Police reviewing the Richneck Elementary shooting haven’t released any information on the boy’s home life or what might have precipitated the attack on his teacher, who survived a bullet wound to her chest.
“You have two victims in these kinds of cases,” Busch said. “You have the child who’s been victimized by somebody else, to the point that they can’t keep them safe.”
Natalie Poss, a retired teacher in Washington state, reached the same conclusion after one of her third-graders accidentally shot another a decade ago.
It was the end of a short February day at Armin Jahr Elementary in Bremerton, an hour west of Seattle across Puget Sound, and Poss was giving cookies to the students who had their coats and backpacks ready. As usual, a soft-spoken 8-year-old named Amina Kocer-Bowman was the first to comply.
Later, other kids in the room would describe a boy slamming his backpack on a desk. Poss heard a loud bang, and when she turned around, Amina had slumped to the floor.
Rushing over, Poss saw a trickle of red coming from Amina’s sleeve.
“Leave the classroom,” she ordered the other students. “Get help for Amina.”
When she opened the girl’s coat, blood gushed from the child’s side, saturating her clothes. A hollow-point bullet had passed through her elbow and into her midsection. Talking constantly to Amina, she pressed her palm against the hole.
The teacher never let up on the wound or the calming words to her student. Only when the paramedics arrived to take her place did Poss stand up and soon began to shake.
She rode with Amina in the ambulance and stayed with her through much of the terror of the trauma center. But first, as the medics worked on the girl, she began opening backpacks with her bloodied hands.
In one, with a hole blown through the bottom, she found a Heckler & Koch .45. She was stunned to see the name of an unassuming 9-year-old boy written on the bag.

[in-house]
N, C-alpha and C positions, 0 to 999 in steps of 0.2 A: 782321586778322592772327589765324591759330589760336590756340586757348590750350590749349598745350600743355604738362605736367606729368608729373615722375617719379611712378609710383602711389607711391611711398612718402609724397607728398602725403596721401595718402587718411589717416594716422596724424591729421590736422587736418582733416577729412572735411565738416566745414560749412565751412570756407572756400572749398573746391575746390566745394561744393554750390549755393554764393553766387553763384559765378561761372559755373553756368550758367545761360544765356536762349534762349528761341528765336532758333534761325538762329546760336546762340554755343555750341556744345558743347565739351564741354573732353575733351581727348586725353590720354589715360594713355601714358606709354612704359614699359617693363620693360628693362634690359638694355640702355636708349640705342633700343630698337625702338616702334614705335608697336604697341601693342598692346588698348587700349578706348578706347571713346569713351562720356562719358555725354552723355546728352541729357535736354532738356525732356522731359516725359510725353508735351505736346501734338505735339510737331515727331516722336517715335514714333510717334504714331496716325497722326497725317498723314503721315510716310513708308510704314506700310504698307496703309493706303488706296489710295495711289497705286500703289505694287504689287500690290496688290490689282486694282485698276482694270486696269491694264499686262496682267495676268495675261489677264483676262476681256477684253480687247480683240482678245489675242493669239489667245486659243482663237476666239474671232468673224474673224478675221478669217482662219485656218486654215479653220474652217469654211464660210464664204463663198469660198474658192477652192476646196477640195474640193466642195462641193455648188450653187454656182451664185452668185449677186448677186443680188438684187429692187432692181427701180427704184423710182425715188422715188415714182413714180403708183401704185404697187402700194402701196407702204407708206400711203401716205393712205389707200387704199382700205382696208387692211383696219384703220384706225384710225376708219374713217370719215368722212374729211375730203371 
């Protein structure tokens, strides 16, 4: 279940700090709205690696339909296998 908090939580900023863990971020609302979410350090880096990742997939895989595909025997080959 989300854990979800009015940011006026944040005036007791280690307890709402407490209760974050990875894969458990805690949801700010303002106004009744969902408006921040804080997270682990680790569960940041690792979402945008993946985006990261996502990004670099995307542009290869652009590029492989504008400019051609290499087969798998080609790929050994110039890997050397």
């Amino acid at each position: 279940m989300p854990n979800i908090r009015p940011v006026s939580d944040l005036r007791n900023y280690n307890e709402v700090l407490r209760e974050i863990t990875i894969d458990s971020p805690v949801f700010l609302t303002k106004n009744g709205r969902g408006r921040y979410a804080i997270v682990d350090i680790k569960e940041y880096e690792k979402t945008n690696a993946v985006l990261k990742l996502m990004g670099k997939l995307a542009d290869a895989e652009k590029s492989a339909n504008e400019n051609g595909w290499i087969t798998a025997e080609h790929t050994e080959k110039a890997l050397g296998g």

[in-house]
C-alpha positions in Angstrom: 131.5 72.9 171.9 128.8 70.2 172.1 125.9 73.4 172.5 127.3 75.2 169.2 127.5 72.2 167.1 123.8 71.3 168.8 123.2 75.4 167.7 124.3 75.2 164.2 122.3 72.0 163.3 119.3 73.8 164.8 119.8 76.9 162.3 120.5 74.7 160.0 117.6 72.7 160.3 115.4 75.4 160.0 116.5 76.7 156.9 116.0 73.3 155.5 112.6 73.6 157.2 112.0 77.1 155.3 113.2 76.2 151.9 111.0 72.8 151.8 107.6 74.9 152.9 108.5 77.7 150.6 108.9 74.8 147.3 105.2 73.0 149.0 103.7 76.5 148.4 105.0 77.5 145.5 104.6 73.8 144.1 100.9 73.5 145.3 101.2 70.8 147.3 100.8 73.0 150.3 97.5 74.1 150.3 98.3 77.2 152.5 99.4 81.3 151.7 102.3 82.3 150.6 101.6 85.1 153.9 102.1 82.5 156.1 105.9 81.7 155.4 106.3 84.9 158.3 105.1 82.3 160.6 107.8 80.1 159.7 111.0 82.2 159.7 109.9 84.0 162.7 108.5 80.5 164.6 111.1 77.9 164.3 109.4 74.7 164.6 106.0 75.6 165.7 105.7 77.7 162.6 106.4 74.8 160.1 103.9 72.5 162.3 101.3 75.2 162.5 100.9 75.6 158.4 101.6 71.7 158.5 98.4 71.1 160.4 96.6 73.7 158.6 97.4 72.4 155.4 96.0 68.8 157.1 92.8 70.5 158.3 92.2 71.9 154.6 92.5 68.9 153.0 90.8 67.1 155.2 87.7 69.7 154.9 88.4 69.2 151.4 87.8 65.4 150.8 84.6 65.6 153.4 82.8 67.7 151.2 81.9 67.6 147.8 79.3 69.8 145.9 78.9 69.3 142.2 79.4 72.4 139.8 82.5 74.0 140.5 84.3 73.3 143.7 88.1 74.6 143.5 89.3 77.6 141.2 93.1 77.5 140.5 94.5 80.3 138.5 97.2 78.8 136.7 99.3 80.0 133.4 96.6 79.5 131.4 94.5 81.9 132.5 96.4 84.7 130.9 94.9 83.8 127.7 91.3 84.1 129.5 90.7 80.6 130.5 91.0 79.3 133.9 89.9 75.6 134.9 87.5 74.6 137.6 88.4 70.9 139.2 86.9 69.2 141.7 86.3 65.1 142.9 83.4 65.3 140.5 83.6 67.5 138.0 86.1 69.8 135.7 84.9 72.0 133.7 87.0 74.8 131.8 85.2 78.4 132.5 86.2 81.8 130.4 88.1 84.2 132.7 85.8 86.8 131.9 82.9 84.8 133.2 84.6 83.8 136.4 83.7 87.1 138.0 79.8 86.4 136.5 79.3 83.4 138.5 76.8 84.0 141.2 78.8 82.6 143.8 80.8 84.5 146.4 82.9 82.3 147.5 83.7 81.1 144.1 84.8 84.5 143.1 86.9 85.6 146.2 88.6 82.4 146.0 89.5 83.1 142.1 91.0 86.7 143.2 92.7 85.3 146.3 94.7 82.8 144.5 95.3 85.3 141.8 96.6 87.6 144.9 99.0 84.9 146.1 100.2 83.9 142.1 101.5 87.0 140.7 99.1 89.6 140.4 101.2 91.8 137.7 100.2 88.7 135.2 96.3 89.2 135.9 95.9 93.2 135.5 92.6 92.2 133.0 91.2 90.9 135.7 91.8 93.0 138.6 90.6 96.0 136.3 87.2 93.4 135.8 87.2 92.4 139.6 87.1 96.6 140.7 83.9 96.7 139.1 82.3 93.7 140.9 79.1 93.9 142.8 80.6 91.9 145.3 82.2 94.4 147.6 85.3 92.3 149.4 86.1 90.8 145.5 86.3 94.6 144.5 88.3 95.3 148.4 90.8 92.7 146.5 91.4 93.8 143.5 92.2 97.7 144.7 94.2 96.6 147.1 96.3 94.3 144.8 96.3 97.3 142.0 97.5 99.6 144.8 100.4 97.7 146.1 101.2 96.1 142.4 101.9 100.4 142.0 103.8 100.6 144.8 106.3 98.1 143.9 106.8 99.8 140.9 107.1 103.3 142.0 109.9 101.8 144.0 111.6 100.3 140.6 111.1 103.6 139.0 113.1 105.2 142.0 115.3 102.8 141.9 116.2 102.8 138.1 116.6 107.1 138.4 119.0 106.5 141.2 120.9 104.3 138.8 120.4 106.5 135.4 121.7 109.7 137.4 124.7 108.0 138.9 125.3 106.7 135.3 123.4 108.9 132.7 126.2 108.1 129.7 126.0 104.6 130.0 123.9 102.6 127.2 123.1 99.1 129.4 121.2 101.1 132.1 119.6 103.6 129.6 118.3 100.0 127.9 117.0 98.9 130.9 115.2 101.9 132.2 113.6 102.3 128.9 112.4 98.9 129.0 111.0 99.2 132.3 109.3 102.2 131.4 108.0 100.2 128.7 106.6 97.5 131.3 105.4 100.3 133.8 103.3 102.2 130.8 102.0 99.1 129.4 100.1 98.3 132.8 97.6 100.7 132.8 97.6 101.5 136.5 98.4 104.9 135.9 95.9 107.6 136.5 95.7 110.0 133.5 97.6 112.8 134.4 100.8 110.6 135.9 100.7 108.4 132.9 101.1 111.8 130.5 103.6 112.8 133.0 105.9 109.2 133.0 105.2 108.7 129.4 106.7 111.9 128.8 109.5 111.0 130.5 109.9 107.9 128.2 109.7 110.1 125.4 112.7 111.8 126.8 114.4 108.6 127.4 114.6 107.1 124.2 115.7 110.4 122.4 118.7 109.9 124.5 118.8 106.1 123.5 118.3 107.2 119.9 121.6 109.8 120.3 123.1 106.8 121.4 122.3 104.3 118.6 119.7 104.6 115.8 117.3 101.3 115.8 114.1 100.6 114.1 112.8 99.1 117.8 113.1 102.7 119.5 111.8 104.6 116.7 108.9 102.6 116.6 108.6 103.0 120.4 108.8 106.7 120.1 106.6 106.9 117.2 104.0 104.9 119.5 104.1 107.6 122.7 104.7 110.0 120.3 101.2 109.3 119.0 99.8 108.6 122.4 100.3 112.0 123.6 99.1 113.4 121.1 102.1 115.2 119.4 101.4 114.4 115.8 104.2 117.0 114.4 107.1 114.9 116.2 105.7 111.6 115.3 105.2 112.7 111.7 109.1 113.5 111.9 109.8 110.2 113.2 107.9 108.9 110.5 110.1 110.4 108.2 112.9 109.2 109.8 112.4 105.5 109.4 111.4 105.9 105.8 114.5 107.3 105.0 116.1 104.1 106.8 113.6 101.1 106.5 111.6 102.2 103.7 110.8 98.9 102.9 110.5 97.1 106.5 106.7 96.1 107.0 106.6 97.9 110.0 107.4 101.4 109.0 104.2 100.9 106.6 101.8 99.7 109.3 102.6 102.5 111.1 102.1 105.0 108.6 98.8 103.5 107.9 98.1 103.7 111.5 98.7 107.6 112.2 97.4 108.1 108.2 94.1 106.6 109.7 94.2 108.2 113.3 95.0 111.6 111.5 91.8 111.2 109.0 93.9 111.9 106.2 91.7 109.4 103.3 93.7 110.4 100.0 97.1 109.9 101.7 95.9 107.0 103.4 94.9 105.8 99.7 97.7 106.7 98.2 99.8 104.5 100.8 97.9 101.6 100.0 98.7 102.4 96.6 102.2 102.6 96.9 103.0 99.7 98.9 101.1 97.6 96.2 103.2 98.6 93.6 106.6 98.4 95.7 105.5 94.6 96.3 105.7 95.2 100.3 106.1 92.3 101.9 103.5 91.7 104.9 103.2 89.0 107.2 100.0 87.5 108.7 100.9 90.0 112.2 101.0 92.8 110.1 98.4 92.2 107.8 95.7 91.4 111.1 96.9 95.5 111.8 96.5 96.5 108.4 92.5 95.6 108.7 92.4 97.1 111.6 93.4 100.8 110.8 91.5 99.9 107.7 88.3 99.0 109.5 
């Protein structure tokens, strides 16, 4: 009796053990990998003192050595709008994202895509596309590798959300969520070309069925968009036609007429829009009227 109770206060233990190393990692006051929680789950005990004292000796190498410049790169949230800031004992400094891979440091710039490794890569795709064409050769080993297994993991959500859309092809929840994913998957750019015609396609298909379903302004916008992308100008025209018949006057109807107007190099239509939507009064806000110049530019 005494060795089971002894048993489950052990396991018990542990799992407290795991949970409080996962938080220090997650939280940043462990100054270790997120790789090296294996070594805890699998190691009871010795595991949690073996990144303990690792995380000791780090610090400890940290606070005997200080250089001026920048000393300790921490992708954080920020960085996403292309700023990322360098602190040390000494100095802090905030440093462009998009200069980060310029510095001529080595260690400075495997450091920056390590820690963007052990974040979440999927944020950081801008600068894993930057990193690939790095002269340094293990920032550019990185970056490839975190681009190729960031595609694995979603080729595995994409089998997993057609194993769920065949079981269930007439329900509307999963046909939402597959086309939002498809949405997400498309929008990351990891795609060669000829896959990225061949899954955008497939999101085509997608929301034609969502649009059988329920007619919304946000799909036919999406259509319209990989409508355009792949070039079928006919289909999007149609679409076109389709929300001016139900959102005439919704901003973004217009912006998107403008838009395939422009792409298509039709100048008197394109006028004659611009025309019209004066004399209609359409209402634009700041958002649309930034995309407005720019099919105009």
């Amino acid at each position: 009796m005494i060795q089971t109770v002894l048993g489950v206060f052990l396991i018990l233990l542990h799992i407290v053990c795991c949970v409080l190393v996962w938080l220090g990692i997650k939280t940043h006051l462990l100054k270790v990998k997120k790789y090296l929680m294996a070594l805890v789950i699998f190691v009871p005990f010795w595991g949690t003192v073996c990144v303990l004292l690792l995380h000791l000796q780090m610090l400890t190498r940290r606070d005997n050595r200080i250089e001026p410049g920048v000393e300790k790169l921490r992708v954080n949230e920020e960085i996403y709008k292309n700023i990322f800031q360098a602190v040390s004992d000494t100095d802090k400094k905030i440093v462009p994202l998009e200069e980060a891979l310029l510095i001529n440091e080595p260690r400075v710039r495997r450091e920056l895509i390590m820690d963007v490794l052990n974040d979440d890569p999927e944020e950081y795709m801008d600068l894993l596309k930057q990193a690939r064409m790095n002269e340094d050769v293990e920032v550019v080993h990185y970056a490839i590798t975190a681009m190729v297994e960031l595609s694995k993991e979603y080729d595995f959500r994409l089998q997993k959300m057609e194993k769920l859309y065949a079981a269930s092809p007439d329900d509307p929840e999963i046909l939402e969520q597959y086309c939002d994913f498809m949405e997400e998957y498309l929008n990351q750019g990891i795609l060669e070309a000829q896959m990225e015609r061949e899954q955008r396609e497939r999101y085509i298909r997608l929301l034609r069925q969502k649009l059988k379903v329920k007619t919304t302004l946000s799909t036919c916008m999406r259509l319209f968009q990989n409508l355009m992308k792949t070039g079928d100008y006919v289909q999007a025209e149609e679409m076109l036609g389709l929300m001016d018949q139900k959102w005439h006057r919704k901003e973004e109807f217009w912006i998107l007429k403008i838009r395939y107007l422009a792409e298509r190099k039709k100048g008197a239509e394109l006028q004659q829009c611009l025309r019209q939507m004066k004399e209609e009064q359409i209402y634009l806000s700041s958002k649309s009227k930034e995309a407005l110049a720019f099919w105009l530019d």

“He was never on my radar as one that would bring a gun to school,” Poss said.
Amina recovered, after multiple surgeries and months in the hospital.
Her family moved away, but Poss, now 66, remained in touch. She saw her graduate from high school, that hollow-point still lodged near her spine.
The students never returned to that classroom, where so much of Amina’s blood had poured out they had to replace the carpet.
The boy with the gun never returned to the school at all. He was arrested, held on $50,000 bond, and charged in juvenile court with assault and unlawful possession of a firearm. Wearing an orange jumpsuit, he tearfully told a judge he had trouble reading the documents. A year later, the charges were dismissed after the boy complied with court directives to get counseling and write a letter of apology.
“I’m sorry I hurt you because I brought a gun to school,” he wrote to Amina. “I wish you were out of the hospital playing basketball and going back to school.”
The charges against him infuriated Poss, who argued that his parents were entirely to blame.
He had taken the gun, which belonged to his mother’s boyfriend, from a glove compartment. The mother and boyfriend were charged with unlawful possession and felony third-degree assault. They pleaded to lesser charges, and the mother was sentenced to 14 months in prison.
“Who leaves a loaded .45 laying around?” Poss asked.
Lots of people, as it turns out. As of 2015, as many as 4.6 million children lived in homes with at least one loaded, unlocked firearm. According to the Giffords Law Center, 23 states and the District have passed legislation requiring people to secure their firearms, though the regulations vary widely, as does the enforcement of them.
Among the cases in which children brought guns from home to their elementary school and someone fired them, a Post analysis found that prosecutors declined to file charges against an adult only once. In Newport News, authorities say they have yet to decide what to do, citing the ongoing investigation.